And I wonder where else it’s weird. Because in general, I’m a fan of spontaneous conversation. I may have been known to strike up a grocery market chat over the merits of one brand of ice cream over another, or the joy that is freezer-aisle cinnamon rolls with cream cheese frosting in little plastic bags. I talk to people about clothes in clothing stores. I talk to clerks at every conceivable check-out register. I stop people walking past me at high school football games to tell them I like their hair.

But not in the bathroom.

Not in the bathroom stall.

April 19, 2016

Long, long ago…

Filed under: anxiety,dumb things I do,history,rambles,school — becca @ 12:39 pm

I just had occasion to remember something.

When I was in 7th grade, (can you, reader, already feel the tension mounting? the horror building?) I had a co-ed PE class. (Now? Now can you feel it, reader?)

The end.

Just kidding. But I really did have a 7th grade co-ed PE class. One for which we “dressed out” daily. And there were various and sundry humiliations attached thereto. But I just want to tell you about this one day, this one moment, and the eternal fallout that it caused.

PE class was ending. I don’t remember what we did that day. Don’t remember what we played, but I know it was inside, so not golf or tennis or a mile run (all of which I did very, very badly). The moment was after that part. After going down into the girls’ locker room at Batesville Middle School and changing back into my dress. I don’t remember why exactly I was wearing a dress to school, but there must have been an occasion. I have always pretty much been a jeans-and-sweatshirts kind of girl. This dress, though. I remember it clearly. It had large pastel squares on it, like maybe 6-inch squares of pink and blue and light green and yellow and cream. (Do you remember, reader, that “cream” was totally a color in the mid-to-late eighties?) The dress zipped up the back. I fear it may have had a rounded collar, but that could be a misremember. I know it had a very, very full skirt. Like the kind that even at the mature age of whatever-I-was-in-7th-grade (12, of course), I couldn’t really help myself — I had to twirl. Not in public, necessarily. But for sure at home. It was an excellent twirling dress.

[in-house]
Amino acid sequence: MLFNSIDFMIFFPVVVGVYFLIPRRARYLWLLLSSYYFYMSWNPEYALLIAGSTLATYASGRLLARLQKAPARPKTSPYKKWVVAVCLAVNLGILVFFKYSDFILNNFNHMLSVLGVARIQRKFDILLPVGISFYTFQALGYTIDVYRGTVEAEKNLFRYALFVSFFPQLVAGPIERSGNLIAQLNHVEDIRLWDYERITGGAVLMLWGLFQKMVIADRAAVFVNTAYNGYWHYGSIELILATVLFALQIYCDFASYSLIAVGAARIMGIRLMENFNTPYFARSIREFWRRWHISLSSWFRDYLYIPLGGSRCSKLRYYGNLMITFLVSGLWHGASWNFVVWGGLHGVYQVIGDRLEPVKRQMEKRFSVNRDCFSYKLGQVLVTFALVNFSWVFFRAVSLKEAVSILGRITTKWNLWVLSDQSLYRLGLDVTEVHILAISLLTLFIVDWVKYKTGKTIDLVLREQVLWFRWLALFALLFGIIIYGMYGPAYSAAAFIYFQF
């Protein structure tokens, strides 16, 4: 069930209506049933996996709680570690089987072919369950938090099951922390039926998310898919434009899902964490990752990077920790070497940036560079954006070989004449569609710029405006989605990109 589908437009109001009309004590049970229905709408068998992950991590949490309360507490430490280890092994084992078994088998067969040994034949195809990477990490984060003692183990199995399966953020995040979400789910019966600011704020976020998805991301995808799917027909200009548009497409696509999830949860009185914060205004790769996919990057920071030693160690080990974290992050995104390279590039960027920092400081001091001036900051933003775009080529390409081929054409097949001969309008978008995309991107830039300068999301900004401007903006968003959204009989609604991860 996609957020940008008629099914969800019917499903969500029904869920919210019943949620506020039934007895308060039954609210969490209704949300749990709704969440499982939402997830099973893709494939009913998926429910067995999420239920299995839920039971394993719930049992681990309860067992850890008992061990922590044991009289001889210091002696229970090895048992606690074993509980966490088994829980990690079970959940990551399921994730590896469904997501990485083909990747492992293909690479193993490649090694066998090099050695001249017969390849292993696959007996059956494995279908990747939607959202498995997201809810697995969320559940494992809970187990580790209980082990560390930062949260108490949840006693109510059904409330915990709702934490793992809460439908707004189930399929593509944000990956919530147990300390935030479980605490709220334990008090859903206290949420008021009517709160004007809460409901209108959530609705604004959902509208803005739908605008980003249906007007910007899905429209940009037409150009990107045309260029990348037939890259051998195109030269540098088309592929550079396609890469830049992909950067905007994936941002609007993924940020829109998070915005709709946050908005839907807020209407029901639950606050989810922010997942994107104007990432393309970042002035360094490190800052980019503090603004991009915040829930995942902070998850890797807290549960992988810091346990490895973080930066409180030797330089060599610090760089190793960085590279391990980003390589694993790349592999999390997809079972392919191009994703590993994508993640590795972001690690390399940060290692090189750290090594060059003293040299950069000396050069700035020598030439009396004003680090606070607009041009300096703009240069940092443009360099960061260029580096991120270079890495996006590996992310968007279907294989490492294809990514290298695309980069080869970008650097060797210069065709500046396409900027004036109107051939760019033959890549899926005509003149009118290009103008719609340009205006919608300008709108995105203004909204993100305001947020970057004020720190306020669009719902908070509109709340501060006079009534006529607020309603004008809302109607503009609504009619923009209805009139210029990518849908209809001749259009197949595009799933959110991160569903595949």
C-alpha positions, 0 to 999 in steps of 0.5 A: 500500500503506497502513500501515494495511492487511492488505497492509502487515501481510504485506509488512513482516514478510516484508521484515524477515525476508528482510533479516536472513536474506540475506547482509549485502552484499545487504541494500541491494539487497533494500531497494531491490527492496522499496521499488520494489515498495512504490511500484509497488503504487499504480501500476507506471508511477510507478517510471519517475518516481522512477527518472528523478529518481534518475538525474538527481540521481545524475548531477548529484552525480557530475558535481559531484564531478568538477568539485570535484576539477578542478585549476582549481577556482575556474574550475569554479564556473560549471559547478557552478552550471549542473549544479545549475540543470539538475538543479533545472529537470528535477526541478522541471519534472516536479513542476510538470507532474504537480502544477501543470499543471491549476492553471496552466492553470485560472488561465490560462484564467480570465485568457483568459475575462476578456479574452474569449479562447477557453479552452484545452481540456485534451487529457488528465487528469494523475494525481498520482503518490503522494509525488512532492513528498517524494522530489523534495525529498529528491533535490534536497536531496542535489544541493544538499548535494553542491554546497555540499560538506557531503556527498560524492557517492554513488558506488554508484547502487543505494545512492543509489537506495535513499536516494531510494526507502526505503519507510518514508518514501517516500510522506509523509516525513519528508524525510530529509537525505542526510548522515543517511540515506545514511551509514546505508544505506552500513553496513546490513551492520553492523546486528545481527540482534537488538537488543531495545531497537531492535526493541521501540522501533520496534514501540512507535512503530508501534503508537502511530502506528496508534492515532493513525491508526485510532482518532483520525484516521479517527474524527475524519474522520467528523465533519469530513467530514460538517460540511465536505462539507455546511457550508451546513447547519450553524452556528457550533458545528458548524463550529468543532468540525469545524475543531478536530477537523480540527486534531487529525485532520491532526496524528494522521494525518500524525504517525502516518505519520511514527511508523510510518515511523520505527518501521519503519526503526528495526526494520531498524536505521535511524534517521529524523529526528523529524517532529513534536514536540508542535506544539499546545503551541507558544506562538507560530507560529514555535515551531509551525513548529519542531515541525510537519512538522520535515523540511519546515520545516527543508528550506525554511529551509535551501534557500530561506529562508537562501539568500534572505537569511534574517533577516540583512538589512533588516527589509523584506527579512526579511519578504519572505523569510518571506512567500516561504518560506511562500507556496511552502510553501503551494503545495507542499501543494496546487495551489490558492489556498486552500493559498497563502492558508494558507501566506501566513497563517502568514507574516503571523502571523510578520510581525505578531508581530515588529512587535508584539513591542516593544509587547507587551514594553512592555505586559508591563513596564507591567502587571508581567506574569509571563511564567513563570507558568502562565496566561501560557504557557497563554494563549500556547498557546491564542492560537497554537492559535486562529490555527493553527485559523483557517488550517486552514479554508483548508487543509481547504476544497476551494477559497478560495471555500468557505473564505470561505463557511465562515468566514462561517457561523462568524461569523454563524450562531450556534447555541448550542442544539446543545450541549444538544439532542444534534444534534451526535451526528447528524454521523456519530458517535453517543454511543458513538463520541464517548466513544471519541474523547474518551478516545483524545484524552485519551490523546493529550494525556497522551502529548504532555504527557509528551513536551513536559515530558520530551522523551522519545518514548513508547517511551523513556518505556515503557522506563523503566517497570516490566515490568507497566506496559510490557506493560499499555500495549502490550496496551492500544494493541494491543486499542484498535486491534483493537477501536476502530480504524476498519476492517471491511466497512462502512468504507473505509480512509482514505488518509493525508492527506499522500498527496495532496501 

The dress also had a belt, because it was the 80s. The belt was wide and pink and vinyl/plastic. It flattered my 12-year-old waist. Oh, I loved that dress. And so. I wore it to school for whatever the occasion was. And at the end of changing time in PE, I walked back up the steps and into the gym.

7th grade PE was co-ed but divided (occasionally). The girls sat on one side of the gym, and the boys sat on the other. After changing back into our “street clothes,” we took our places on opposite sides of the gym and waited to be excused. I didn’t want to wrinkle my cotton dress, so I stood in front of the bleachers, facing the other girls, maybe talking to one of the Angies, maybe just waiting and listening and totally not twirling. Meanwhile, the boys were slouching on the bleachers opposite.